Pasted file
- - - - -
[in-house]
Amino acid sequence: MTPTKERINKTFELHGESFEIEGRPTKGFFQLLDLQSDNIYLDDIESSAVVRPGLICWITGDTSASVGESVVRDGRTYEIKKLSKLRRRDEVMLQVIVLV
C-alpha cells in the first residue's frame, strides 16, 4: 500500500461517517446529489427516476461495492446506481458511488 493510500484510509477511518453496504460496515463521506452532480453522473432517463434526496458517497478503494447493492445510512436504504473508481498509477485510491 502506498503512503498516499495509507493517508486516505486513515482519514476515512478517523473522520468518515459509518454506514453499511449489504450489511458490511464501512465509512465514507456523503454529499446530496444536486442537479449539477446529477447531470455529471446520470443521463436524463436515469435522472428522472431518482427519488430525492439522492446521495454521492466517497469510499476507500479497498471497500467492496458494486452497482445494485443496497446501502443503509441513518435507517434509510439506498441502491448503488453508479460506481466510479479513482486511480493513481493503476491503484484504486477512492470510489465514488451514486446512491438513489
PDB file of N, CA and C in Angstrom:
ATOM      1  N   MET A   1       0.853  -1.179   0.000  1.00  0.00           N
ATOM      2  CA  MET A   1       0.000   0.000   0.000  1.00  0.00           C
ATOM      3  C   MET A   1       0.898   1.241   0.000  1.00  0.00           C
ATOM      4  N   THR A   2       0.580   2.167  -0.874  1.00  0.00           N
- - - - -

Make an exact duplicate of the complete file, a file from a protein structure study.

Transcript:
[in-house]
Amino acid sequence: MTPTKERINKTFELHGESFEIEGRPTKGFFQLLDLQSDNIYLDDIESSAVVRPGLICWITGDTSASVGESVVRDGRTYEIKKLSKLRRRDEVMLQVIVLV
C-alpha cells in the first residue's frame, strides 16, 4: 500500500461517517446529489427516476461495492446506481458511488 493510500484510509477511518453496504460496515463521506452532480453522473432517463434526496458517497478503494447493492445510512436504504473508481498509477485510491 502506498503512503498516499495509507493517508486516505486513515482519514476515512478517523473522520468518515459509518454506514453499511449489504450489511458490511464501512465509512465514507456523503454529499446530496444536486442537479449539477446529477447531470455529471446520470443521463436524463436515469435522472428522472431518482427519488430525492439522492446521495454521492466517497469510499476507500479497498471497500467492496458494486452497482445494485443496497446501502443503509441513518435507517434509510439506498441502491448503488453508479460506481466510479479513482486511480493513481493503476491503484484504486477512492470510489465514488451514486446512491438513489
PDB file of N, CA and C in Angstrom:
ATOM      1  N   MET A   1       0.853  -1.179   0.000  1.00  0.00           N
ATOM      2  CA  MET A   1       0.000   0.000   0.000  1.00  0.00           C
ATOM      3  C   MET A   1       0.898   1.241   0.000  1.00  0.00           C
ATOM      4  N   THR A   2       0.580   2.167  -0.874  1.00  0.00           N